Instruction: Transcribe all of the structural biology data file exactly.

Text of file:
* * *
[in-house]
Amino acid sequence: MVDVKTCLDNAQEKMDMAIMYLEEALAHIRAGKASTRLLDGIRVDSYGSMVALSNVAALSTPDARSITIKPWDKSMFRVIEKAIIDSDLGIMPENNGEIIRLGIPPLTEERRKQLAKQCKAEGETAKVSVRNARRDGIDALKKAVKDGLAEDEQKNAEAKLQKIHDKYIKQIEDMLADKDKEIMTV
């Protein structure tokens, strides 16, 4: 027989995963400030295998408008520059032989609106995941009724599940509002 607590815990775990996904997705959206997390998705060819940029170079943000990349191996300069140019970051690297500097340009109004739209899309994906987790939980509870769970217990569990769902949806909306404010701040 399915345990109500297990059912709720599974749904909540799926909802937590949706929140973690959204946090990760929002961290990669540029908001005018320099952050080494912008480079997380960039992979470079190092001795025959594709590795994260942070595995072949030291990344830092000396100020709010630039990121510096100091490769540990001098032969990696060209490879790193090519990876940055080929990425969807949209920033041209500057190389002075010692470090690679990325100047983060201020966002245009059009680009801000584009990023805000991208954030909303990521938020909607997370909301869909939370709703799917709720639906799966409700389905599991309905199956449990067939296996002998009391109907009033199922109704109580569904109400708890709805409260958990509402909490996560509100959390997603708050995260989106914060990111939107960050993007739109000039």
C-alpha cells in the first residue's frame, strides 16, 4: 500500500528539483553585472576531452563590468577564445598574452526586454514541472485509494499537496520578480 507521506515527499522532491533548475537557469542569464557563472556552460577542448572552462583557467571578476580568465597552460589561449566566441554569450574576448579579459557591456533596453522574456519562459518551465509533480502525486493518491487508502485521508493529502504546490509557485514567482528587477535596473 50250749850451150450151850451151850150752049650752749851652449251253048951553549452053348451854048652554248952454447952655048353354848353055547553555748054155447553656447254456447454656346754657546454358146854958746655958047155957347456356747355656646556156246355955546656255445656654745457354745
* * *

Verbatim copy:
[in-house]
Amino acid sequence: MVDVKTCLDNAQEKMDMAIMYLEEALAHIRAGKASTRLLDGIRVDSYGSMVALSNVAALSTPDARSITIKPWDKSMFRVIEKAIIDSDLGIMPENNGEIIRLGIPPLTEERRKQLAKQCKAEGETAKVSVRNARRDGIDALKKAVKDGLAEDEQKNAEAKLQKIHDKYIKQIEDMLADKDKEIMTV
């Protein structure tokens, strides 16, 4: 027989995963400030295998408008520059032989609106995941009724599940509002 607590815990775990996904997705959206997390998705060819940029170079943000990349191996300069140019970051690297500097340009109004739209899309994906987790939980509870769970217990569990769902949806909306404010701040 399915345990109500297990059912709720599974749904909540799926909802937590949706929140973690959204946090990760929002961290990669540029908001005018320099952050080494912008480079997380960039992979470079190092001795025959594709590795994260942070595995072949030291990344830092000396100020709010630039990121510096100091490769540990001098032969990696060209490879790193090519990876940055080929990425969807949209920033041209500057190389002075010692470090690679990325100047983060201020966002245009059009680009801000584009990023805000991208954030909303990521938020909607997370909301869909939370709703799917709720639906799966409700389905599991309905199956449990067939296996002998009391109907009033199922109704109580569904109400708890709805409260958990509402909490996560509100959390997603708050995260989106914060990111939107960050993007739109000039």
C-alpha cells in the first residue's frame, strides 16, 4: 500500500528539483553585472576531452563590468577564445598574452526586454514541472485509494499537496520578480 507521506515527499522532491533548475537557469542569464557563472556552460577542448572552462583557467571578476580568465597552460589561449566566441554569450574576448579579459557591456533596453522574456519562459518551465509533480502525486493518491487508502485521508493529502504546490509557485514567482528587477535596473 50250749850451150450151850451151850150752049650752749851652449251253048951553549452053348451854048652554248952454447952655048353354848353055547553555748054155447553656447254456447454656346754657546454358146854958746655958047155957347456356747355656646556156246355955546656255445656654745457354745